Parkour shoes take a beating, more so than in most other sports. No one wants to spend their paychecks buying new sneakers all the time, so it’s important to find a parkour sneaker that will last a while. Price does not always dictate quality, so be careful in your purchases.

The evolv Cruzer is known for durability. Click the picture to learn more.
The evolv Cruzer is known for durability. Click the picture to learn more.

Best Parkour Shoes

Feiyue Top One

Click the image to learn more about the Top Ones
Click the image to learn more about the Top Ones

Parkour has movements similar to a non-combative martial art so it’s no surprise that the company famous for making martial arts shoes also makes a great parkour shoe. The Feiyue Top One is suitable for all ages and comes in sizes to fit males and females. They’re durable, lightweight and have a flexible rubber sole. They’re among the least expensive parkour sneakers on the market and durable enough to hold up for a long period of time.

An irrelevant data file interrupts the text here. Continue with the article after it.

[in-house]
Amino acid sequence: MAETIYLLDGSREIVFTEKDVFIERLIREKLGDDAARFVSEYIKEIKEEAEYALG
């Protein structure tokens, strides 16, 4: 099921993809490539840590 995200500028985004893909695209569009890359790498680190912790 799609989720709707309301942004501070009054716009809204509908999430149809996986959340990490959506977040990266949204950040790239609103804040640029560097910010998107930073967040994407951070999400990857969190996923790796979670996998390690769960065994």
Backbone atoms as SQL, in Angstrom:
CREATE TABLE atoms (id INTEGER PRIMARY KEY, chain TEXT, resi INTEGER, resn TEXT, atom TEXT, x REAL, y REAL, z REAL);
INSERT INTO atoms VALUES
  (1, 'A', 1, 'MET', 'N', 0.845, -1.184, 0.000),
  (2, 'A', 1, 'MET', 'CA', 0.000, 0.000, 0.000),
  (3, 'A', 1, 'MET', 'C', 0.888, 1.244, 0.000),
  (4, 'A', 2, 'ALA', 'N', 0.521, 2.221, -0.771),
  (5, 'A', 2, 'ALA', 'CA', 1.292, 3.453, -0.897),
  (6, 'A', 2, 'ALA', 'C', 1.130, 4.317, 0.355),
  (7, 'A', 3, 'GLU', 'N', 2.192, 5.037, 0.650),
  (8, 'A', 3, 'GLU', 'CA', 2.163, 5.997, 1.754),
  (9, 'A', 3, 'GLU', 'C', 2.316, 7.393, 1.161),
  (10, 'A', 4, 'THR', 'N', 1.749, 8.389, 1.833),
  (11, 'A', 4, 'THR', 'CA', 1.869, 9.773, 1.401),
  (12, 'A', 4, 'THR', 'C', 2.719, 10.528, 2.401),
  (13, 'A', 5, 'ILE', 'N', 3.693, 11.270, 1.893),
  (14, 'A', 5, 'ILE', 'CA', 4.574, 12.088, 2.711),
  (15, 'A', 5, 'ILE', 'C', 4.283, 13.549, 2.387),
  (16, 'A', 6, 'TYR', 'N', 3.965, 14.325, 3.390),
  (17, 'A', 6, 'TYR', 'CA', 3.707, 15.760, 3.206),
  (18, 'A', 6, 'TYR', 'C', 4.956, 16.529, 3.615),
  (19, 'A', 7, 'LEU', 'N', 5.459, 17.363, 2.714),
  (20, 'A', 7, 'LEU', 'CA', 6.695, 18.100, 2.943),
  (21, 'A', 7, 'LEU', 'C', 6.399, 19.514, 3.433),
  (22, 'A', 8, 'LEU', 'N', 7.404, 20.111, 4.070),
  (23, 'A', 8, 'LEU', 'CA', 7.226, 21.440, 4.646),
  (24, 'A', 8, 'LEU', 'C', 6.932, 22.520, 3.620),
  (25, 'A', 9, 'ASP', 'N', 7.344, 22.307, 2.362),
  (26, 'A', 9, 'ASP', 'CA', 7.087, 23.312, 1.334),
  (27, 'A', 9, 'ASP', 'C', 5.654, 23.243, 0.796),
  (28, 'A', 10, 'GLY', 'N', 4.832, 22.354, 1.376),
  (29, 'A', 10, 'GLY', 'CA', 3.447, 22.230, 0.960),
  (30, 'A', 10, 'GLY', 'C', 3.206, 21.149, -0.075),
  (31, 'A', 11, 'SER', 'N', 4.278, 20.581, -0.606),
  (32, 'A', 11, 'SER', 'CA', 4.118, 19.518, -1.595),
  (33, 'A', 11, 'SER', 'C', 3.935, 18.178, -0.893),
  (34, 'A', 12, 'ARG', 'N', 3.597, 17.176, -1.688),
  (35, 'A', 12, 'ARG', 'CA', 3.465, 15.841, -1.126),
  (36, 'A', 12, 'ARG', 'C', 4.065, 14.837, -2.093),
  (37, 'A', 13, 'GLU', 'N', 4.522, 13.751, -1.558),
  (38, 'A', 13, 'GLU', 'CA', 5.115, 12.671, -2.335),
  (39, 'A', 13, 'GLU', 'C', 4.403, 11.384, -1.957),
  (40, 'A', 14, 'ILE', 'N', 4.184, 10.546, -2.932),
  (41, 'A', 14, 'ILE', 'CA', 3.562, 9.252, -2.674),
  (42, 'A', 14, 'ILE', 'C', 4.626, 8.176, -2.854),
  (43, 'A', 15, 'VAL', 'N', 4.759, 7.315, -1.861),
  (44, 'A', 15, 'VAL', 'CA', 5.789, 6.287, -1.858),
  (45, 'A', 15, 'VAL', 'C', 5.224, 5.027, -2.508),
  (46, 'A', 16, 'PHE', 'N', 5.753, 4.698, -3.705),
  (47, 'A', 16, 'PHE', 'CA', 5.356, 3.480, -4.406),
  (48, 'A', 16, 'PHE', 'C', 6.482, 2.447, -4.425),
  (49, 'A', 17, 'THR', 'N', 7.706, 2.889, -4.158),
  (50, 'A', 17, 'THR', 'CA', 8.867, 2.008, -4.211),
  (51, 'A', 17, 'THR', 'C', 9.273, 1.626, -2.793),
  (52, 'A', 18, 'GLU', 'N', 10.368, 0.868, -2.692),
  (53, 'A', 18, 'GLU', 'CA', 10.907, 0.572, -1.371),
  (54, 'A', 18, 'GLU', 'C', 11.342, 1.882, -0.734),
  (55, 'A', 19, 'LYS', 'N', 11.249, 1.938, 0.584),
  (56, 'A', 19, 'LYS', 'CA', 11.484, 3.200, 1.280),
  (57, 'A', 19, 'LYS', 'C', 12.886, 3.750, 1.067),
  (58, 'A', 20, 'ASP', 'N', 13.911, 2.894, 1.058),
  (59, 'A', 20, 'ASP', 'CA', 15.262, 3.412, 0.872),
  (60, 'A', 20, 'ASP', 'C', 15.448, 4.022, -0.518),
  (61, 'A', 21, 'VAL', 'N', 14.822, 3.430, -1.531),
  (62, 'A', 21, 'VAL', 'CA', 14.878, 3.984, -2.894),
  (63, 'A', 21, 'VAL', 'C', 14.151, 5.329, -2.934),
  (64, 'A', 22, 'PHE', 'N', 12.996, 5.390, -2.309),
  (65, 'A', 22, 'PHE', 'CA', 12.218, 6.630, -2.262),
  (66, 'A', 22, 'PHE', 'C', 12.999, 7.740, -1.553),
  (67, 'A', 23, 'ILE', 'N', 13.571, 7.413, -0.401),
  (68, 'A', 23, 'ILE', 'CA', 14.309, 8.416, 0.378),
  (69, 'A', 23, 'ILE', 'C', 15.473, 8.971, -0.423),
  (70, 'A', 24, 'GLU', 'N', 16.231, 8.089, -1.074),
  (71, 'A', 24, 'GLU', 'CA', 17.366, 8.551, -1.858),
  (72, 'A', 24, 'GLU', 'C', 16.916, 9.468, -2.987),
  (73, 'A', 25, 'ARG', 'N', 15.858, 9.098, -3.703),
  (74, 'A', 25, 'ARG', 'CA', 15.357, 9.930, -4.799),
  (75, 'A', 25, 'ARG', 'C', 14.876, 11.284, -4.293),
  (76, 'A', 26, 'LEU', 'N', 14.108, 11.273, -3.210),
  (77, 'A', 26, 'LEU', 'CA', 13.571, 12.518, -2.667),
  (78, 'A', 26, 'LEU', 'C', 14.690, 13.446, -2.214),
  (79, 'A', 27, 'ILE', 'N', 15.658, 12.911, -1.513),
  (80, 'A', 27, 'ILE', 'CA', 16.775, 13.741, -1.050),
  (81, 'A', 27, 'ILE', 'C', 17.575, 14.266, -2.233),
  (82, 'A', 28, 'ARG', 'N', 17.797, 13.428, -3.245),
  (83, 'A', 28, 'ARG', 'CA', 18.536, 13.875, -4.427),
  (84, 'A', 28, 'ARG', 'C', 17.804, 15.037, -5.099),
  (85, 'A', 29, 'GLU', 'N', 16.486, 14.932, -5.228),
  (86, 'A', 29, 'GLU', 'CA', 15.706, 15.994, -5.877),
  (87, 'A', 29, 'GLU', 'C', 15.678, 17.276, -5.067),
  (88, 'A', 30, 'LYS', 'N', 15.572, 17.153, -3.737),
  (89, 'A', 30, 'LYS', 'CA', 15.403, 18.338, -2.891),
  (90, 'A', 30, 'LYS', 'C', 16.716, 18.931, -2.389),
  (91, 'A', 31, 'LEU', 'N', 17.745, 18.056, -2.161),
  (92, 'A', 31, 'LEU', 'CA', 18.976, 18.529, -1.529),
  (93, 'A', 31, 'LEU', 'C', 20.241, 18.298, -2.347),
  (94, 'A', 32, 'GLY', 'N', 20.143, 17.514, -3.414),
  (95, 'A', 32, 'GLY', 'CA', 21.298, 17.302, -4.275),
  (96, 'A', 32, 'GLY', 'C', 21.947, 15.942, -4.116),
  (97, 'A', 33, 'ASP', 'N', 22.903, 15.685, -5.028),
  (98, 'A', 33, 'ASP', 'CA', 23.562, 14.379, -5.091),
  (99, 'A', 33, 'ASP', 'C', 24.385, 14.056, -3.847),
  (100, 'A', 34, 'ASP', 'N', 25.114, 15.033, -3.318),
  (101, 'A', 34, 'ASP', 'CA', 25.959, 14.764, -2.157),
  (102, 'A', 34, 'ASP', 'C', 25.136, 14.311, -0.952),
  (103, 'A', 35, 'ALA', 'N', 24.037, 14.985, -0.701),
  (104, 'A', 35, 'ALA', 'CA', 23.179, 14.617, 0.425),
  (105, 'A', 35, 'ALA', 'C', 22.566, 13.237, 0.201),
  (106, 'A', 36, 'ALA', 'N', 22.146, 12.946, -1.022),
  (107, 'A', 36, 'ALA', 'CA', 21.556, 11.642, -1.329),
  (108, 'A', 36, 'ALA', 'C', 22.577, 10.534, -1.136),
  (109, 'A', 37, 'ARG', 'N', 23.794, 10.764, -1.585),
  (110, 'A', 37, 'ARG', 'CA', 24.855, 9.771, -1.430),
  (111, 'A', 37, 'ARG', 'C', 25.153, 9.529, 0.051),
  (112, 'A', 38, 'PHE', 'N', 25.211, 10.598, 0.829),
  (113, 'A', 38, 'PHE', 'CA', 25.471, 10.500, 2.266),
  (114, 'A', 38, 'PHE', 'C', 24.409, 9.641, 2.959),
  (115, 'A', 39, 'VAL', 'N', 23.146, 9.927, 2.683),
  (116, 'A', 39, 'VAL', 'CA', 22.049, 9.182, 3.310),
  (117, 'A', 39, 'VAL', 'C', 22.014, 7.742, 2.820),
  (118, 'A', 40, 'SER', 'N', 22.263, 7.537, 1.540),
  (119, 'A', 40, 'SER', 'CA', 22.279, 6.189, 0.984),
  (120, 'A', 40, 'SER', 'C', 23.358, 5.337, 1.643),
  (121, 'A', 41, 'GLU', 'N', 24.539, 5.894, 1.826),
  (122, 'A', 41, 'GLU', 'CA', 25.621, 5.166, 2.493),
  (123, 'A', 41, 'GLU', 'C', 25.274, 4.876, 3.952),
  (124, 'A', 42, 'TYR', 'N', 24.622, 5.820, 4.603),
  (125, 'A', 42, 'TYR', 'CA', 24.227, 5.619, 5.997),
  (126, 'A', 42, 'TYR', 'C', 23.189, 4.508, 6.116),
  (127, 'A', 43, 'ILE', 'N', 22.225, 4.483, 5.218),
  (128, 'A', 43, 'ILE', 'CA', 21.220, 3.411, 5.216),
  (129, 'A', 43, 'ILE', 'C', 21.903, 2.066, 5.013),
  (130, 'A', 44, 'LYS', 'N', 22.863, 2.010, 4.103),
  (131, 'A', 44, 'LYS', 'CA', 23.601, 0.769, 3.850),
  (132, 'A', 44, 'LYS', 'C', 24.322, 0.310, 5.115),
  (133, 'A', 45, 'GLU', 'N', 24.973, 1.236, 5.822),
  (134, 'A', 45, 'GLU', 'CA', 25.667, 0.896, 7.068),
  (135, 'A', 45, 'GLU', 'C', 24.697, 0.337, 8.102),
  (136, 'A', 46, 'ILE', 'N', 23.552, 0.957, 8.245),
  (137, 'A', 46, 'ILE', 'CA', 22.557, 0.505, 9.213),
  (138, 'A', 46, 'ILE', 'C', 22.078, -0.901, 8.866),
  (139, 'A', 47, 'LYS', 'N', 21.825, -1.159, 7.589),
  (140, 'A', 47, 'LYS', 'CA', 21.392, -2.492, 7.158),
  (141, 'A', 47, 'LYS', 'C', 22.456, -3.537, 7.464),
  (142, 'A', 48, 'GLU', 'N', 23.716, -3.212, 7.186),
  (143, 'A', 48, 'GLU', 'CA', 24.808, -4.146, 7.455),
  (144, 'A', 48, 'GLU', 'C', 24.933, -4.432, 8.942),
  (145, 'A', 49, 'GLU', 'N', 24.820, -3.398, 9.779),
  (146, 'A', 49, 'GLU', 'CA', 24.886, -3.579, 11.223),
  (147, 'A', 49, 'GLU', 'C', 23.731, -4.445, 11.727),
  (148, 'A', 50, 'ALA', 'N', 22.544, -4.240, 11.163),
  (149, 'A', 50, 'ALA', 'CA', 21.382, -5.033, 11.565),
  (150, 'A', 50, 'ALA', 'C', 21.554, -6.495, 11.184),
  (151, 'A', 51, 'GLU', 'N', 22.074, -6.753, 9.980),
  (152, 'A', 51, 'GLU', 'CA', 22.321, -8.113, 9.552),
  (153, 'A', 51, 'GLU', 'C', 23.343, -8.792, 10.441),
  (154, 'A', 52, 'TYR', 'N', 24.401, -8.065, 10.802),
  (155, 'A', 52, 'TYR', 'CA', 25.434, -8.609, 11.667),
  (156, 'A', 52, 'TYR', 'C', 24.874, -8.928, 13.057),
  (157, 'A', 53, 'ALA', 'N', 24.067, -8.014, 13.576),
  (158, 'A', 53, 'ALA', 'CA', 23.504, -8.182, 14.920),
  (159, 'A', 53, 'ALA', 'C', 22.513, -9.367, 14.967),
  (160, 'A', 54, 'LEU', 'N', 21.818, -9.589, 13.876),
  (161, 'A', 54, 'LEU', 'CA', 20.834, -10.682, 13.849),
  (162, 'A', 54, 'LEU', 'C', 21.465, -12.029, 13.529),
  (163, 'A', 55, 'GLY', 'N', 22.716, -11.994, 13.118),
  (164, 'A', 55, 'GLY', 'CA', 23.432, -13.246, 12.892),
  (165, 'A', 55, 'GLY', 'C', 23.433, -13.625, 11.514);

Puma FAAS 500 V4 Running

Click to learn more about the Puma FAAS 500s.
Click to learn more about the Puma FAAS 500s.

This is a great parkour shoe with a synthetic sole. The lightweight cushioning and exclusive FAAS foam inside make the Puma FAAS an ideal parkour sneaker. In addition, the shoe is designed to encourage a natural stride and fit snugly to provide a support without confining your feet.

Onitsuka Tiger Ultimate 81

Click to learn more about the Onitsuka Tigers.
Click to learn more about the Onitsuka Tigers.

The Tigers look good and provide great support. Using and eva midsole and and flexible TPU heel the cushioning and arch support are top-notch. They’re incredibly lightweight and versatile. They work well in both urban and rural environments and offer incredible breathability. They’re not great for freerunning in the rain, but otherwise offer great arch support for people with high arches and are quite durable. Freerunner and traceur Ronnie Shalvis also recommends this shoe.